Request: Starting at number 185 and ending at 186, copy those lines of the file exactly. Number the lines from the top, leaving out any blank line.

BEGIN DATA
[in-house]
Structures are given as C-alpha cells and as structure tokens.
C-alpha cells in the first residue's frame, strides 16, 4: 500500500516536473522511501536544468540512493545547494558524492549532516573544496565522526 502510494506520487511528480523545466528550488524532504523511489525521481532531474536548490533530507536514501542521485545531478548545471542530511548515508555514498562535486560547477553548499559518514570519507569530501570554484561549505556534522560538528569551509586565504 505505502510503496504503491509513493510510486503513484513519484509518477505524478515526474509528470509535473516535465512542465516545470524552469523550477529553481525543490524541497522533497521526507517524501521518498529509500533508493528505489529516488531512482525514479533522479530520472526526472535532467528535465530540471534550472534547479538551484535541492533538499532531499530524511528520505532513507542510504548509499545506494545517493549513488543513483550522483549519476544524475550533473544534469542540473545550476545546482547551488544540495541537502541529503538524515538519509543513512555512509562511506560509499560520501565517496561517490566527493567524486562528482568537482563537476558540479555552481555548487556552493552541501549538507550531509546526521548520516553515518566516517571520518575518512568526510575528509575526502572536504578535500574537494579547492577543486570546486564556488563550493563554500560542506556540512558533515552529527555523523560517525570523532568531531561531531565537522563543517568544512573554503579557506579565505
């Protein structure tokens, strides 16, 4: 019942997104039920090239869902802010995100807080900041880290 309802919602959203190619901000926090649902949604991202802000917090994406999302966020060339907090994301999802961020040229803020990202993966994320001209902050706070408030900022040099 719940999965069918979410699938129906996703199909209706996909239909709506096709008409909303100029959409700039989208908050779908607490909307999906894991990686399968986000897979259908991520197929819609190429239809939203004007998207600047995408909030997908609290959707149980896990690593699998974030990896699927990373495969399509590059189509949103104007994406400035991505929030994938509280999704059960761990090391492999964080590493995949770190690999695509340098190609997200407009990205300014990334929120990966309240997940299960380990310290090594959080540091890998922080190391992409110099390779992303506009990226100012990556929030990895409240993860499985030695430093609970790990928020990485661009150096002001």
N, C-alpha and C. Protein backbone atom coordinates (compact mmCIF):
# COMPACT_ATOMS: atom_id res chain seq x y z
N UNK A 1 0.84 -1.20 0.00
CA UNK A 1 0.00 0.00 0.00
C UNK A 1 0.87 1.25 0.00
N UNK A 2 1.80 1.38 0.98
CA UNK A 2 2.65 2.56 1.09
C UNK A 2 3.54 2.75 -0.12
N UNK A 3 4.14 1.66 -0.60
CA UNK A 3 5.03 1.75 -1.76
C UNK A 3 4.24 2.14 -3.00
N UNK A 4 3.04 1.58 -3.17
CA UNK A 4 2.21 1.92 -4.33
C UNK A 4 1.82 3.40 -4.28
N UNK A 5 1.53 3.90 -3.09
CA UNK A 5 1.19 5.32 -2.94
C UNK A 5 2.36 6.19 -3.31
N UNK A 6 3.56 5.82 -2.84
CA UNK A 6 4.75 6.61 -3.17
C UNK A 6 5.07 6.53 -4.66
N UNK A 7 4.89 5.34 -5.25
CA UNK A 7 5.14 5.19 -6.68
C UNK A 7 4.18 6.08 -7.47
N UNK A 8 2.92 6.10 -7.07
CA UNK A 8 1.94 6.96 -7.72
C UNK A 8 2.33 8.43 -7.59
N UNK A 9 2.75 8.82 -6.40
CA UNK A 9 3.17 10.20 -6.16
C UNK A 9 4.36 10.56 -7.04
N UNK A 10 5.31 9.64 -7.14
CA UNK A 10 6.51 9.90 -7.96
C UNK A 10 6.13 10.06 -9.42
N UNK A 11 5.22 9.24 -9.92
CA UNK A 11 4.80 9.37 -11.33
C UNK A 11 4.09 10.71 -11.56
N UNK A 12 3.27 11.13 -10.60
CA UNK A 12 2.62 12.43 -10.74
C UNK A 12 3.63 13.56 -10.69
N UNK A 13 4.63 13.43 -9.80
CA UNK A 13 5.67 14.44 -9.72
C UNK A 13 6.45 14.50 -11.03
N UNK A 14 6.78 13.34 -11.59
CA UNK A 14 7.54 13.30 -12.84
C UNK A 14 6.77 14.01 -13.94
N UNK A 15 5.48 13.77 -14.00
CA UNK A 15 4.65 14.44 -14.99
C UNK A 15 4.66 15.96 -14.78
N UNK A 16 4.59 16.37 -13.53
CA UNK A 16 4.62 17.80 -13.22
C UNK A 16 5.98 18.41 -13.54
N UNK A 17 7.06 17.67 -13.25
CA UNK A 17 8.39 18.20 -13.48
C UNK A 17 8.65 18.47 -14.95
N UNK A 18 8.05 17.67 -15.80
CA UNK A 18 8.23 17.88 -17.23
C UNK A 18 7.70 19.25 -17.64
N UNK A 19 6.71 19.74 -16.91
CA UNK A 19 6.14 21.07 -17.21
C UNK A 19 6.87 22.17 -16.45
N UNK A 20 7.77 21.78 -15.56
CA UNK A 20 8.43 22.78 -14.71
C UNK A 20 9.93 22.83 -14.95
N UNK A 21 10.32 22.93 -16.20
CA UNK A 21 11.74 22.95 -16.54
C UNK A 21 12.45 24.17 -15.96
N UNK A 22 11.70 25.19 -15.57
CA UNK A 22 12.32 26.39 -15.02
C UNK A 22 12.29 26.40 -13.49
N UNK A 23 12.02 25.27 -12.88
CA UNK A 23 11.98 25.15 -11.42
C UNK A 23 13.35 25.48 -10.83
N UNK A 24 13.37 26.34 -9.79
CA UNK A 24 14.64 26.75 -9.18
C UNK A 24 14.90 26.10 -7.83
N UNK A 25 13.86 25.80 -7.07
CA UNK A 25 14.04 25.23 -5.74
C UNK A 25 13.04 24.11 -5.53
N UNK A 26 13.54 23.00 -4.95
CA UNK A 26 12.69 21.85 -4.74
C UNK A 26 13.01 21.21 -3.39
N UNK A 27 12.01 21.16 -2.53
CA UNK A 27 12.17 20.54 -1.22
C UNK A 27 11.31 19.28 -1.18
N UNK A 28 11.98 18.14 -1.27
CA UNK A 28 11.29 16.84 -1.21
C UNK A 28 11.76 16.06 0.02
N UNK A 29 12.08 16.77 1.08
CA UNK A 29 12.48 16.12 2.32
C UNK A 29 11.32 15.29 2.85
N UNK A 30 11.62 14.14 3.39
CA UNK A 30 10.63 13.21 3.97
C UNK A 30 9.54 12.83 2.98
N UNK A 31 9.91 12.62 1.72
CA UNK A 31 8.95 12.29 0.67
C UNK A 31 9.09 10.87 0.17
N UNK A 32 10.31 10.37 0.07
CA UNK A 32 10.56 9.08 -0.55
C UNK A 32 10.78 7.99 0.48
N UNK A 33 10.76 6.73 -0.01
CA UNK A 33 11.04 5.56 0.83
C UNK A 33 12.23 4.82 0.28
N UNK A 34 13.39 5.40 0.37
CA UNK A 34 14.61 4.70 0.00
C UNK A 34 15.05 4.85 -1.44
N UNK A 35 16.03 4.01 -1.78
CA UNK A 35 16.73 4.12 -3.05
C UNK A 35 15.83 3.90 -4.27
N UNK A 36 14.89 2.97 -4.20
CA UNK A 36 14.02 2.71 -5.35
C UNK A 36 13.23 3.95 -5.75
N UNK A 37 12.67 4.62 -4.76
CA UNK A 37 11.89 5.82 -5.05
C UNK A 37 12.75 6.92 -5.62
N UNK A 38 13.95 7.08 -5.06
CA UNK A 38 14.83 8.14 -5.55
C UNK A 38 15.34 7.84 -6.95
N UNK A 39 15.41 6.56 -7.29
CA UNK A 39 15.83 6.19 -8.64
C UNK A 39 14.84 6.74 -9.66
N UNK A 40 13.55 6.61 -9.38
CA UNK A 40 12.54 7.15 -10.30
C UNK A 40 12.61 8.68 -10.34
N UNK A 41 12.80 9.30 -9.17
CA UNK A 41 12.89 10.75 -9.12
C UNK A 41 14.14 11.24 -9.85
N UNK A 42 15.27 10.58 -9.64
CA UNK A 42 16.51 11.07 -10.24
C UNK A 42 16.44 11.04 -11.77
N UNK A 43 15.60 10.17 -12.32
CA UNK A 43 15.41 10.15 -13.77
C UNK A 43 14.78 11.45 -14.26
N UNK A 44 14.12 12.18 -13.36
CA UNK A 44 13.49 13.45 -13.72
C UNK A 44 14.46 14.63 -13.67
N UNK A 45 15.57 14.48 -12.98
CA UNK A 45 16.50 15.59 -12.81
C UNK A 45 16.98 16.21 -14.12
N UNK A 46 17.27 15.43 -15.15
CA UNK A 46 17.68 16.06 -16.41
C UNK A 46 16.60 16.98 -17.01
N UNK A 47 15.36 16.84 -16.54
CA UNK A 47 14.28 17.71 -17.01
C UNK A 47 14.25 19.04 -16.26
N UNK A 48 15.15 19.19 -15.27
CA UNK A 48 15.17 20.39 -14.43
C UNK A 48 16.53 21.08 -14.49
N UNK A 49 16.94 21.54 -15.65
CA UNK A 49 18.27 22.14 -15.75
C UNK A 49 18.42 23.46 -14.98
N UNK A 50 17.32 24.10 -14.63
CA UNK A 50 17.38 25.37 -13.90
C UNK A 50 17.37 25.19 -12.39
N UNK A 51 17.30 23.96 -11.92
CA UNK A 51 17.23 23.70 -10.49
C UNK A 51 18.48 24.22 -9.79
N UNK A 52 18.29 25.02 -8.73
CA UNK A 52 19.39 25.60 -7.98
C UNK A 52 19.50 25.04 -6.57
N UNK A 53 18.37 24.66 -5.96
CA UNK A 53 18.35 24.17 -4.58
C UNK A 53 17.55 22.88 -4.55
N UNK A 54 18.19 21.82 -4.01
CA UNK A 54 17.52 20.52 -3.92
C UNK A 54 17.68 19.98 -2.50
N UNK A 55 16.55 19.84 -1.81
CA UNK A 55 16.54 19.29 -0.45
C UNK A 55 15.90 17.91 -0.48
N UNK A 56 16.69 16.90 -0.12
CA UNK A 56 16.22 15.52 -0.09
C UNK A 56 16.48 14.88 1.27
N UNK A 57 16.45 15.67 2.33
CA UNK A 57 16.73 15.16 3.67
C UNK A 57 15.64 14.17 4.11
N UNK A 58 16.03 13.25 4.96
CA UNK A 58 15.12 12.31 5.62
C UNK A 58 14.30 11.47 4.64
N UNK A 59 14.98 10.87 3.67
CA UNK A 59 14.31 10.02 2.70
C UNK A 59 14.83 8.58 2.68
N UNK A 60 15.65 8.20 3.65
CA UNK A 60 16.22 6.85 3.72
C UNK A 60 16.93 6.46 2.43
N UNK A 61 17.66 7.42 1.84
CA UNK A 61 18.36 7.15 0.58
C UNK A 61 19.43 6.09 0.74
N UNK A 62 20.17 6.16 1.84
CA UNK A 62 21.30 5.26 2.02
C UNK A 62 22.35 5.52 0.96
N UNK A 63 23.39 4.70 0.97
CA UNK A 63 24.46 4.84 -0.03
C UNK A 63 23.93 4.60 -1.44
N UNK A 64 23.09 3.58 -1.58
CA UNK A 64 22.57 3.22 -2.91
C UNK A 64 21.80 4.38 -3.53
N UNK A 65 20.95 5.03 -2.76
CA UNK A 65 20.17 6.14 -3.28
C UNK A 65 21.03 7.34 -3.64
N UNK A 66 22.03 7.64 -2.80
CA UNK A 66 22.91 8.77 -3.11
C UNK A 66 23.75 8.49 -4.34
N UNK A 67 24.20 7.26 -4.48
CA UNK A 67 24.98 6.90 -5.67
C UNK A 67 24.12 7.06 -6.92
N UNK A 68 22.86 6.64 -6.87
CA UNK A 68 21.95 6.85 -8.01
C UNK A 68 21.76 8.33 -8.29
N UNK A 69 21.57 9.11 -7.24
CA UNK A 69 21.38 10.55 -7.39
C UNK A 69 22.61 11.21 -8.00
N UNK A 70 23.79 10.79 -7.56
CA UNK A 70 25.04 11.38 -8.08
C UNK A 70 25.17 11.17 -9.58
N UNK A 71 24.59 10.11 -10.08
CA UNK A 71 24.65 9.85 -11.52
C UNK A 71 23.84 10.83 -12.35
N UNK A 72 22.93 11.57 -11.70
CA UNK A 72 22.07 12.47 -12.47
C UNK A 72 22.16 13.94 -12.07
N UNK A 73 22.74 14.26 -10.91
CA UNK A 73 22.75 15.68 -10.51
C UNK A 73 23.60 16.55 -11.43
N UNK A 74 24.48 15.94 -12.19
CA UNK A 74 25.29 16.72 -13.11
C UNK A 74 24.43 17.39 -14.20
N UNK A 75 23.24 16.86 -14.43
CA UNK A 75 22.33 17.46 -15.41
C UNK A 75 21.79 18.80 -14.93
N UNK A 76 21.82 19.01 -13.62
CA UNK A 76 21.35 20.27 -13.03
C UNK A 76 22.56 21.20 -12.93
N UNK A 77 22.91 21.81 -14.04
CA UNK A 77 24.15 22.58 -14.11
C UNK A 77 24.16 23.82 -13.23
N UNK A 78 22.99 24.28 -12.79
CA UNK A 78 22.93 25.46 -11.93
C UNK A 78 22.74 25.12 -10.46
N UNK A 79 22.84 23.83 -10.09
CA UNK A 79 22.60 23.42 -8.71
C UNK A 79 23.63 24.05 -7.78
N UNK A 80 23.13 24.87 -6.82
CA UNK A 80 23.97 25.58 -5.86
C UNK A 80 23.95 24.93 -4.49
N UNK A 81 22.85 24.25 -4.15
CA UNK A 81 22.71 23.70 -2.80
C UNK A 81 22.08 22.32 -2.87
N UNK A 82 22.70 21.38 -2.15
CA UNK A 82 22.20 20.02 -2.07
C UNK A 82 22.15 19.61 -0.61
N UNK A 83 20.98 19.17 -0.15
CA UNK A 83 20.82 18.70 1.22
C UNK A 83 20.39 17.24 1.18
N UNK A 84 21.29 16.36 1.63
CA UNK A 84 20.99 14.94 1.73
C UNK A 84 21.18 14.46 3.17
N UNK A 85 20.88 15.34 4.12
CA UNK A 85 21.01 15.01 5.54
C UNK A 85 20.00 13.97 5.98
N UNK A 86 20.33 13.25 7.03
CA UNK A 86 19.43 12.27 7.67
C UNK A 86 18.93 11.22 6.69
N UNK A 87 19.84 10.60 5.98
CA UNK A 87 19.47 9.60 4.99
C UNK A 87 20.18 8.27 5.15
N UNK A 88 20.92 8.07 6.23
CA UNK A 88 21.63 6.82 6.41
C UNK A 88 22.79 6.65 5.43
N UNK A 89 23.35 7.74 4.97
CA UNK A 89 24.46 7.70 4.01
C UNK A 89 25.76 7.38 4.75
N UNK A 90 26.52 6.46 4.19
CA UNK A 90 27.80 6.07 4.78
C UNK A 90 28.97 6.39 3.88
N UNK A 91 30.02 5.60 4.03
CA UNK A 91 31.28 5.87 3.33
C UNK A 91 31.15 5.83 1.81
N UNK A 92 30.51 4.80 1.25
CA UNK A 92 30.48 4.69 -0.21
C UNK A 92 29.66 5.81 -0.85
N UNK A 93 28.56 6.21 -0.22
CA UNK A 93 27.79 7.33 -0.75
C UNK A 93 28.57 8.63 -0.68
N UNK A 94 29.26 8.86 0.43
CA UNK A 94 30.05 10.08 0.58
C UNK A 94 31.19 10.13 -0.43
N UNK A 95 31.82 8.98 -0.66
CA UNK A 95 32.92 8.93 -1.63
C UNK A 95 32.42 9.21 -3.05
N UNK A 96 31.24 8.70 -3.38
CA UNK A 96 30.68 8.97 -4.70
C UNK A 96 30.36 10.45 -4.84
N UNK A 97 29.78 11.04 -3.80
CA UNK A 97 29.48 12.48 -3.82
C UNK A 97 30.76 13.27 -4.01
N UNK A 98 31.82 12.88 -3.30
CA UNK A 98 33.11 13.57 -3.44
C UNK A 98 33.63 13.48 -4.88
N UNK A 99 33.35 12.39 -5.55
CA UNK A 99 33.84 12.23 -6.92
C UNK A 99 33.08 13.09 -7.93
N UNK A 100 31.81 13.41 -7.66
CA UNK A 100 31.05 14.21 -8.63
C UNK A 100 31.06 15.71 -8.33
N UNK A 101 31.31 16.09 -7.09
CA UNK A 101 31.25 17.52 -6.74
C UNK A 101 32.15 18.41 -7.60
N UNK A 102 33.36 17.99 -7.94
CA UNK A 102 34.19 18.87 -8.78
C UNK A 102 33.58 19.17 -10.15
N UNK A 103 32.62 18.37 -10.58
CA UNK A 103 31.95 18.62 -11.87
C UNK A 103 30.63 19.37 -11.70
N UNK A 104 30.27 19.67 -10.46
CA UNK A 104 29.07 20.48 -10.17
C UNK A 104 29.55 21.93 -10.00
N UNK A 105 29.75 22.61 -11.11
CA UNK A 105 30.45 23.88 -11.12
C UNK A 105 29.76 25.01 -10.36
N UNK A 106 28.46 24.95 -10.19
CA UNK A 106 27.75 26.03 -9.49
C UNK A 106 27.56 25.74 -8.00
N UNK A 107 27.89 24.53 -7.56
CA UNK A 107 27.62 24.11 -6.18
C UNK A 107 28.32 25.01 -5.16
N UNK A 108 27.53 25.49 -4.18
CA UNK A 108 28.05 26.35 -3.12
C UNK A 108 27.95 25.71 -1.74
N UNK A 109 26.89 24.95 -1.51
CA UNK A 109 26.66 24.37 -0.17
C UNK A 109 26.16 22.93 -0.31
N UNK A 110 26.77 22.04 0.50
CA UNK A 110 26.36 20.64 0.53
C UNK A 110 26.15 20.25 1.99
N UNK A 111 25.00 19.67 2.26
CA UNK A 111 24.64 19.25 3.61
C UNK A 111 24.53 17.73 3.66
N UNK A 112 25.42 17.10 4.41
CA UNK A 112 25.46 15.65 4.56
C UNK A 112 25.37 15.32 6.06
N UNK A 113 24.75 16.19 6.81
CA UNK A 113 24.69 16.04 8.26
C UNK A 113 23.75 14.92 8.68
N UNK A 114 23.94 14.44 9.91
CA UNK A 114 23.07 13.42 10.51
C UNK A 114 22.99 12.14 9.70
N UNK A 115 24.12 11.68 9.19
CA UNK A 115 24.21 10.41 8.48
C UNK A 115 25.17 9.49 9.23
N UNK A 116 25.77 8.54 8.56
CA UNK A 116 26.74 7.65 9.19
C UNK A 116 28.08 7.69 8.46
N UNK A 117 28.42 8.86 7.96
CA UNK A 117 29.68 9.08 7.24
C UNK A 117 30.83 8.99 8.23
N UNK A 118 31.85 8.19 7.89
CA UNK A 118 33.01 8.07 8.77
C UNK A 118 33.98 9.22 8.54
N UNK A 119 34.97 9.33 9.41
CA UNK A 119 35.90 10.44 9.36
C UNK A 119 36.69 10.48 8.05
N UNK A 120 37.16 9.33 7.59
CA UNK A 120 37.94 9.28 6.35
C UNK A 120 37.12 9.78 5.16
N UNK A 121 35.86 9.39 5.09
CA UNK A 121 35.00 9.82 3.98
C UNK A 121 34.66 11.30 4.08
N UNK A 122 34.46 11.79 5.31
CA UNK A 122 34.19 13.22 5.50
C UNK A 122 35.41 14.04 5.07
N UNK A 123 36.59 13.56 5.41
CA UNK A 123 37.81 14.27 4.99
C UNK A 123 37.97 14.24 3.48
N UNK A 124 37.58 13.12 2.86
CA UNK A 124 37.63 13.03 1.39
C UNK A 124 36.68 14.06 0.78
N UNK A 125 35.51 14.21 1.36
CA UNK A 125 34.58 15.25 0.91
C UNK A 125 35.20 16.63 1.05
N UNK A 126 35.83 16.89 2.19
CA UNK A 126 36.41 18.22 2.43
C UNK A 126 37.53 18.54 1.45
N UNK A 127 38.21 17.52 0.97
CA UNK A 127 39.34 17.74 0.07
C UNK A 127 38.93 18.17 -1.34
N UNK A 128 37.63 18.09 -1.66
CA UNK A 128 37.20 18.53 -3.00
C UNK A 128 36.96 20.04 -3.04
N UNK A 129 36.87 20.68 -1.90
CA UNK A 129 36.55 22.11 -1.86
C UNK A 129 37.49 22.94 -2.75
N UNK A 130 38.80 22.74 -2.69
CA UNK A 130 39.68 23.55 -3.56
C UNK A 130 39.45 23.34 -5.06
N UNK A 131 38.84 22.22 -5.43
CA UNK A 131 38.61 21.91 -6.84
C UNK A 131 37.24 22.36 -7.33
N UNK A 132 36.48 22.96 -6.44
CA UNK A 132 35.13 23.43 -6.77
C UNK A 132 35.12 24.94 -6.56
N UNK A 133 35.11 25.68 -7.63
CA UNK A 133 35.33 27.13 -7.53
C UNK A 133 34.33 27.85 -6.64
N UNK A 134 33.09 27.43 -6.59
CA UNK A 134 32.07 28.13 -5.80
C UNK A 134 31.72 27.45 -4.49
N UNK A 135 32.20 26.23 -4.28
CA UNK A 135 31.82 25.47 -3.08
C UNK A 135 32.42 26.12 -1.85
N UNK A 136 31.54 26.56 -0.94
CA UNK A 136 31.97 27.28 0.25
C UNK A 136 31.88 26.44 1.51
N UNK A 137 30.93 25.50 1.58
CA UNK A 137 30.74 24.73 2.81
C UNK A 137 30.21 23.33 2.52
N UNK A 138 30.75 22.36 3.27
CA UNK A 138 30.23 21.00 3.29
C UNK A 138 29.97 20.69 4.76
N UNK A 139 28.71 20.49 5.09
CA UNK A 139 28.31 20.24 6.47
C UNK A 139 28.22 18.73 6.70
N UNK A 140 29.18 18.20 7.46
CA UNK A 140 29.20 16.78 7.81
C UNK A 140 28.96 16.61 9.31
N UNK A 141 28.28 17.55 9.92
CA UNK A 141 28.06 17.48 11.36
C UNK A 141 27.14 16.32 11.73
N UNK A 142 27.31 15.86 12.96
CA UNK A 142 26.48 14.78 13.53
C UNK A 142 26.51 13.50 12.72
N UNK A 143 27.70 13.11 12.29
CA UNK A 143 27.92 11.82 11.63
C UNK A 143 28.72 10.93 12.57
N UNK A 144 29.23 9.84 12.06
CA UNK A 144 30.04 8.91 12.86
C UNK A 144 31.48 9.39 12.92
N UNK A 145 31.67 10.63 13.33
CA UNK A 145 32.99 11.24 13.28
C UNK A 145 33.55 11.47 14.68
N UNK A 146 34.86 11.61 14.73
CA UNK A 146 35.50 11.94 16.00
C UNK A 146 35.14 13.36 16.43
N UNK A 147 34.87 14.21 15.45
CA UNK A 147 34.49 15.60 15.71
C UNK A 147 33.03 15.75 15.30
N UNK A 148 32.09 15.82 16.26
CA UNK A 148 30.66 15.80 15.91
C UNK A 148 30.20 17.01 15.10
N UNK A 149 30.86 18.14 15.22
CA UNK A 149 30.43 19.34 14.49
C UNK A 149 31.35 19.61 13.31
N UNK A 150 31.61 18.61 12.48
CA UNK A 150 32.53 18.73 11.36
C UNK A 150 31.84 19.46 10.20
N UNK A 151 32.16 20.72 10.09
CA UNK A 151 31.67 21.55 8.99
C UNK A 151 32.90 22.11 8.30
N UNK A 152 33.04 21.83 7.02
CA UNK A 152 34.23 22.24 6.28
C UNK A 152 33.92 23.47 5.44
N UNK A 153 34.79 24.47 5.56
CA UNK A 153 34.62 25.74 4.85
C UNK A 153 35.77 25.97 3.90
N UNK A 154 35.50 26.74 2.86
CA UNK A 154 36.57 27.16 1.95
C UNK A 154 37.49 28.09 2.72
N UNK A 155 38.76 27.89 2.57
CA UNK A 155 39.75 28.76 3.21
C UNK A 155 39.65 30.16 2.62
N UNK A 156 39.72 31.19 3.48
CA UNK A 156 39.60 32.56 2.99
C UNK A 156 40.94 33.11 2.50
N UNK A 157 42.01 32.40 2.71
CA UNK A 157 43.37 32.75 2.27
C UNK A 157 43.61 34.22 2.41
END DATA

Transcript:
CA UNK A 60 16.22 6.85 3.72
C UNK A 60 16.93 6.46 2.43